Week In News: Scandal In The Secret Service
GUY RAZ, HOST:
It's WEEKENDS on ALL THINGS CONSIDERED from NPR News. I'm Guy Raz.
SEN. CHARLES GRASSLEY: I'm a firm believer that if the culture of an organization is going to change, or mistakes like this aren't going to be repeated, heads have to roll. And that's why I think you're going to find more heads rolling.
RAZ: That's Republican Sen. Charles Grassley, of Iowa, on the prostitution scandal that's tarnished the reputation of the Secret Service. For more on this story and others, we're joined now by James Fallows of The Atlantic. Jim, happy Saturday to you.
JAMES FALLOWS: Thank you, Guy.
RAZ: So three more Secret Service agents are without work today, Jim, in the wake of that scandal - of course, that came to light last weekend - in Colombia. That is now six members of the Secret Service gone because of this scandal. A lot of attention now focusing on the culture at that agency, Jim. But is there evidence that it's going to change?
FALLOWS: I think it almost has to. And I think - you have Senator Grassley saying the kinds of things he did; that's an indication. Here is why I think this is such a big deal, apart from just the titillation. If you've worked with the Secret Service either as a reporter or in government, or even if you've seen depictions of it on TV or in the news, you recognize that - how much of the whole government depends on trust in the Secret Service's judgment; that if there's an attack - for example, of 9/11, Vice President Cheney was just hustled down the hall without his permission by a number of agents; the agents say, you know, where he can go, what he can do, etc.
And so when you have an episode that calls into such gross doubt, the basic judgment of the Secret Service - even though these weren't people immediately around the president - it does suggest that this is going to be a Katrina-like moment for the whole agency, where they're going to have to examine what kind of values they're promoting, and how they're policing them.
RAZ: Jim, for the first time ever, the EPA, the Environmental Protection Agency, issued new air-quality standards for companies that are involved in hydraulic fracturing or fracking - the method of extracting oil and natural gas from deep within rock formations. The EPA is saying these companies will now have to capture the toxic gases released during the process. A lot of anger about this from both sides - from environmental activists and also from the oil industry.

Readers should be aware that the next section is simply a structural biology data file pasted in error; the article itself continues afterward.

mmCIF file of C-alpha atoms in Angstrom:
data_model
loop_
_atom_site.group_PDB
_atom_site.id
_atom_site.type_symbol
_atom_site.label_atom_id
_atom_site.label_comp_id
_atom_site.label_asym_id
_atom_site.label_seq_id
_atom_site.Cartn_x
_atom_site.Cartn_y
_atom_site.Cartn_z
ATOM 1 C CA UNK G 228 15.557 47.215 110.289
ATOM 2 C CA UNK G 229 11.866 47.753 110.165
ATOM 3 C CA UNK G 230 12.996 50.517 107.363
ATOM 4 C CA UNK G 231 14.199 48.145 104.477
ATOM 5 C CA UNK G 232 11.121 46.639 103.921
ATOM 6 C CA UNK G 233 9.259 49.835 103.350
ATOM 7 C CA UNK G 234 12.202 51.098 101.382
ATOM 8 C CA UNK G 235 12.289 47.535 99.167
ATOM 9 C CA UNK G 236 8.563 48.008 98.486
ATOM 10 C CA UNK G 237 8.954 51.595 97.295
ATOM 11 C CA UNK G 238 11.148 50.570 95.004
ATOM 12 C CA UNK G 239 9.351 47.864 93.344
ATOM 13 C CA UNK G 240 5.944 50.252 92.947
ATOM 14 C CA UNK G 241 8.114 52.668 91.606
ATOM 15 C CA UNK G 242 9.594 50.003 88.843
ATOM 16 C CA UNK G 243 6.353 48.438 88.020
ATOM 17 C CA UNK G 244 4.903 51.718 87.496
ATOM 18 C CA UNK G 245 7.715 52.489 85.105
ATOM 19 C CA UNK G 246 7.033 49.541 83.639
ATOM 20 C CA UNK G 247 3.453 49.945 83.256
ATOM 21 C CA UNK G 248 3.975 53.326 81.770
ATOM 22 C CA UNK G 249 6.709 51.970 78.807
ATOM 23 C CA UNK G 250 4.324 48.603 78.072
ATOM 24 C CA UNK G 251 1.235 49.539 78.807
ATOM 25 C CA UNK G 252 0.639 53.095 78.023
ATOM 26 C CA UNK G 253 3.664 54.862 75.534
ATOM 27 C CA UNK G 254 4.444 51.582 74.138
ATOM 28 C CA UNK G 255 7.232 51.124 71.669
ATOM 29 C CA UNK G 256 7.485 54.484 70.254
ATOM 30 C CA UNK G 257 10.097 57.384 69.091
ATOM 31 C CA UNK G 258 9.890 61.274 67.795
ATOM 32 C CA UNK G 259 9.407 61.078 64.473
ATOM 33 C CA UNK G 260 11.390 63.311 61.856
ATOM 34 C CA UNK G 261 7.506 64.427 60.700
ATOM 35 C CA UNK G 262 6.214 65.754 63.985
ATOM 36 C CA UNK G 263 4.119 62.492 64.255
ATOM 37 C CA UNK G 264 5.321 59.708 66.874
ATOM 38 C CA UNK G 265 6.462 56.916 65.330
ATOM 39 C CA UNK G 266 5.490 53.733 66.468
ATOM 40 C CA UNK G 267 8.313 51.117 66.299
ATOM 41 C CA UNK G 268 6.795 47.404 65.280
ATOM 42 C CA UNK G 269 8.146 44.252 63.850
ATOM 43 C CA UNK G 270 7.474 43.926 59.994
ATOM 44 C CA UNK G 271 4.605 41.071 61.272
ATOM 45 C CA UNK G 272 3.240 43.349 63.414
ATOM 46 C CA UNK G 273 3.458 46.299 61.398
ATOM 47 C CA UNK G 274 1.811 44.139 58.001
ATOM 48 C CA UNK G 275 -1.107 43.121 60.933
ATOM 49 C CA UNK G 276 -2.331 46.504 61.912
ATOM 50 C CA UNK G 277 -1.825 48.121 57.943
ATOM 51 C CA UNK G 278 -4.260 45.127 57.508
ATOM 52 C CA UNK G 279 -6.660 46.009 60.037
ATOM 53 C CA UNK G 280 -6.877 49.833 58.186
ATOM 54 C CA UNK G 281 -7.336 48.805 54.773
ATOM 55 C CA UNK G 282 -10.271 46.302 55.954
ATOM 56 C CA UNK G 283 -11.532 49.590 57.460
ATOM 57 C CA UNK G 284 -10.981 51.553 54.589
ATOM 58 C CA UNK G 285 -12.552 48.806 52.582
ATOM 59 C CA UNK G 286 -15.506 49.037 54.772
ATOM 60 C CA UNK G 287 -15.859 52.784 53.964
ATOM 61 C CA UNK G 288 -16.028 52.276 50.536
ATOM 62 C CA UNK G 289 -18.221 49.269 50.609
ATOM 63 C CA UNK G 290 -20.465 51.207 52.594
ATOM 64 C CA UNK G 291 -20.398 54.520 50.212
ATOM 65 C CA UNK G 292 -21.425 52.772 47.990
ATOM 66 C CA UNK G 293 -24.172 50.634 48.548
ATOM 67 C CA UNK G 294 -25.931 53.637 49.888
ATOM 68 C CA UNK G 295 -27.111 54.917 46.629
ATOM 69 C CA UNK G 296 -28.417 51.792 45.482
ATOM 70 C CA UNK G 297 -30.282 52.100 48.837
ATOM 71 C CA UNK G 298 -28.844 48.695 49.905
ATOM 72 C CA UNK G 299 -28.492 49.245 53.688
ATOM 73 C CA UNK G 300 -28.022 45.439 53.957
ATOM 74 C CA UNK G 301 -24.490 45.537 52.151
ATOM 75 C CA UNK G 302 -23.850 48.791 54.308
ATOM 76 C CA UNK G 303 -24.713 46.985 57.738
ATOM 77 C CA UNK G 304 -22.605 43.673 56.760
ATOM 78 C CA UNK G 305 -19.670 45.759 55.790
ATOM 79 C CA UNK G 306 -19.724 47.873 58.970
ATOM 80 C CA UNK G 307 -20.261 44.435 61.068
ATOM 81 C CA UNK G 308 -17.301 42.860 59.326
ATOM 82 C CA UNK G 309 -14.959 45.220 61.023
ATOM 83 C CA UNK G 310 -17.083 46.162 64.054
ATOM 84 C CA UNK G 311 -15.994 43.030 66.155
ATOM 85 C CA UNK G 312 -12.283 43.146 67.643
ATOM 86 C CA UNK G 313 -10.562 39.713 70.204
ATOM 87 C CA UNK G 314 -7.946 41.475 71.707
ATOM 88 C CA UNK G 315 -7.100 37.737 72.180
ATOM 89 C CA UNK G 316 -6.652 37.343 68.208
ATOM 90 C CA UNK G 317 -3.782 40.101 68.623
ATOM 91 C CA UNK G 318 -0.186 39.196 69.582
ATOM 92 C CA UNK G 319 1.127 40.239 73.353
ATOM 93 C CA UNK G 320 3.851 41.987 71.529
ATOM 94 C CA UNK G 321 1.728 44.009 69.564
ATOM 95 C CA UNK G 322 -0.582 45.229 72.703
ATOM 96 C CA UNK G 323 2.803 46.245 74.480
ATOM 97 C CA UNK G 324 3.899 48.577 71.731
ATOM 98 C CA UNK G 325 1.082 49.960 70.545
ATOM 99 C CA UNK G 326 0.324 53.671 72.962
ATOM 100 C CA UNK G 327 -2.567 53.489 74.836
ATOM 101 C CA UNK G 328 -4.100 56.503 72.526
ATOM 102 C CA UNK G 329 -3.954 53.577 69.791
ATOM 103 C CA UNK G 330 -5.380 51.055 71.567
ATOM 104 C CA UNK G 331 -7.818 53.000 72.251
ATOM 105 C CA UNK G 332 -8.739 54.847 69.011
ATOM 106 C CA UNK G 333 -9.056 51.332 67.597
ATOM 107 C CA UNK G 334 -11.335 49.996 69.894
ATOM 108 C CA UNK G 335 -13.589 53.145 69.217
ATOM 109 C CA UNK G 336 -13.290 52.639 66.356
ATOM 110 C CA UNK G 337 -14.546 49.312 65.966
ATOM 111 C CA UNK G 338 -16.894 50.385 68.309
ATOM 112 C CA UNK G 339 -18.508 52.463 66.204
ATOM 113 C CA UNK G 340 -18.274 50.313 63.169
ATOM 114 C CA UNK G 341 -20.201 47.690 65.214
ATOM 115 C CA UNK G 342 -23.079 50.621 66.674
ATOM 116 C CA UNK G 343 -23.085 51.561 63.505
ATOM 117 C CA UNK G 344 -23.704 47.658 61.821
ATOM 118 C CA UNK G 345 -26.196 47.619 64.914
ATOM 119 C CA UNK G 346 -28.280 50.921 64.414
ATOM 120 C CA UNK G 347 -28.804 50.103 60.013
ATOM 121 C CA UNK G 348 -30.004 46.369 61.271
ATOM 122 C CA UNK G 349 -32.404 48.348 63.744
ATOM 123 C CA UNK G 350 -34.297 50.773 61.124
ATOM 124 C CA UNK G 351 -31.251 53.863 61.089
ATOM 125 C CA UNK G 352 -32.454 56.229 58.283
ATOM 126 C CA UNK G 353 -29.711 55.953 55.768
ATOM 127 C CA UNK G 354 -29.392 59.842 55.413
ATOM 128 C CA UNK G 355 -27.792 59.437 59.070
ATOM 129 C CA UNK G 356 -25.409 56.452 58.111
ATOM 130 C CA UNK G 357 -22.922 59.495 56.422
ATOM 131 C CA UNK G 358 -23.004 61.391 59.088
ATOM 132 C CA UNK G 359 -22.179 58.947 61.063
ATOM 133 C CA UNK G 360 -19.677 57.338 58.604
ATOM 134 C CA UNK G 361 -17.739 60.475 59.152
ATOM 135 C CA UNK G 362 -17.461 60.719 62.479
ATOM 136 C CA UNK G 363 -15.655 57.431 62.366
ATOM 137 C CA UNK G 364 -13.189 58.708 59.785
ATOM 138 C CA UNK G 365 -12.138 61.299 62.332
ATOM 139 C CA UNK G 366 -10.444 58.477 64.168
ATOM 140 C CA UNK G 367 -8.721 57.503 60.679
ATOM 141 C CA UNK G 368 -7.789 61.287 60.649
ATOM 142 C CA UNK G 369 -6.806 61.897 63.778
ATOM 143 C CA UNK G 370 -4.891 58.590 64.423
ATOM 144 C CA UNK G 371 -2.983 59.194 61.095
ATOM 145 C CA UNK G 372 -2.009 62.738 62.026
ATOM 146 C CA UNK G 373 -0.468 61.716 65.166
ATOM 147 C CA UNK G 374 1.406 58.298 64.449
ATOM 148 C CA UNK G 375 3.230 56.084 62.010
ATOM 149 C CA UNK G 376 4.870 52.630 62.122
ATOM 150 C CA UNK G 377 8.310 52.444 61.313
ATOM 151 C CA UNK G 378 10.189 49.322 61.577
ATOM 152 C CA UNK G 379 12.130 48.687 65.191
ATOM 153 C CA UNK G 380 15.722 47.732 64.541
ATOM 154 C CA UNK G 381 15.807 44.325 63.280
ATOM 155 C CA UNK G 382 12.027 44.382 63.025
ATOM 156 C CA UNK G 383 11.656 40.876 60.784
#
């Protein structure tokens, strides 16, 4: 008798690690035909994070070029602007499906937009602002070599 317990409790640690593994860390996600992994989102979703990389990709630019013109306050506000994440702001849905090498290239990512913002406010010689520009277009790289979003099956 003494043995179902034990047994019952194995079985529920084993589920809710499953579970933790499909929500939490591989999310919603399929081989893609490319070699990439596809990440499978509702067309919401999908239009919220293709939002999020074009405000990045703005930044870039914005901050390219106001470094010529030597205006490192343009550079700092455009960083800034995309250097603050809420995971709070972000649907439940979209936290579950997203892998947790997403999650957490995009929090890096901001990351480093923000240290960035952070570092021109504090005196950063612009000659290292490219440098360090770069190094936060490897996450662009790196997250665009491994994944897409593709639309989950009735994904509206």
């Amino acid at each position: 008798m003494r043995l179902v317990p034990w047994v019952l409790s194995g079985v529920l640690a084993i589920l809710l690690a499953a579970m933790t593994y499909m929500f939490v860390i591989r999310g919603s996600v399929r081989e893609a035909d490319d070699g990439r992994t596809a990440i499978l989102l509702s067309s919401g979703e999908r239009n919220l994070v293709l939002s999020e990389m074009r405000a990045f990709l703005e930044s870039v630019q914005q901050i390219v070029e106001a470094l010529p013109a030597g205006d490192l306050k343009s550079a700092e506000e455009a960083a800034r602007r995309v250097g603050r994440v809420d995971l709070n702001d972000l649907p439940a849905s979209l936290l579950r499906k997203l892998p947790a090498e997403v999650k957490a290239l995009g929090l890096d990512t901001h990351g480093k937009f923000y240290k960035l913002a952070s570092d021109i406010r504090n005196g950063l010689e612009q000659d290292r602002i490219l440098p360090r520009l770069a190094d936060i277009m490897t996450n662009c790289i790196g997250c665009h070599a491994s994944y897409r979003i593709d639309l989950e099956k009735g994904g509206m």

FALLOWS: You know, five years ago, people had no idea how much natural gas would be provided through these so-called unconventional means, as is the case now. People are suggesting that it could make a major difference in the amount of oil supply that's available from the United States. But obviously, there are problems. There are earthquake risks and groundwater pollution and carbon emissions.
RAZ: As we've seen in Ohio - several earthquakes in the last few months.
FALLOWS: Exactly. And so I think that while these EPA regulations don't deal with a whole spectrum of possible problems and certainly aren't the end of the story, to me, they're at least a heartening beginning of trying to accept a new technology and reign in the problems we know most about right now.
RAZ: Let me ask you about a completely different topic. It seems like another super airline is in the works. American and US Airways appear to be closer to announcing a merger. Will this be good for air travel if it happens? Will it be good for consumers?
FALLOWS: I think counterintuitively, it may be. And I think the main reason would be that neither American on its own, nor US Air on its own, might have the scale and strength and resources to compete in the long run with the newly humongous United-Continental combine, and the Delta-Northwest-associate other airlines combine.
And so it probably is better for the air travel industry, and for consumers, if there are three competitors of scale and who meanwhile, are having some price competition from the likes of Southwest and JetBlue. So I think anything in the airline industry has its ups - I was going to say ups and downs; I meant its goods and bads. But this, I think, is probably better for the industry as a whole.
RAZ: That's James Fallows. He's the national correspondent with The Atlantic. You can find his blog at jamesfallows.theatlantic.com. Jim, thank you so much.
FALLOWS: My pleasure. Thank you, Guy.
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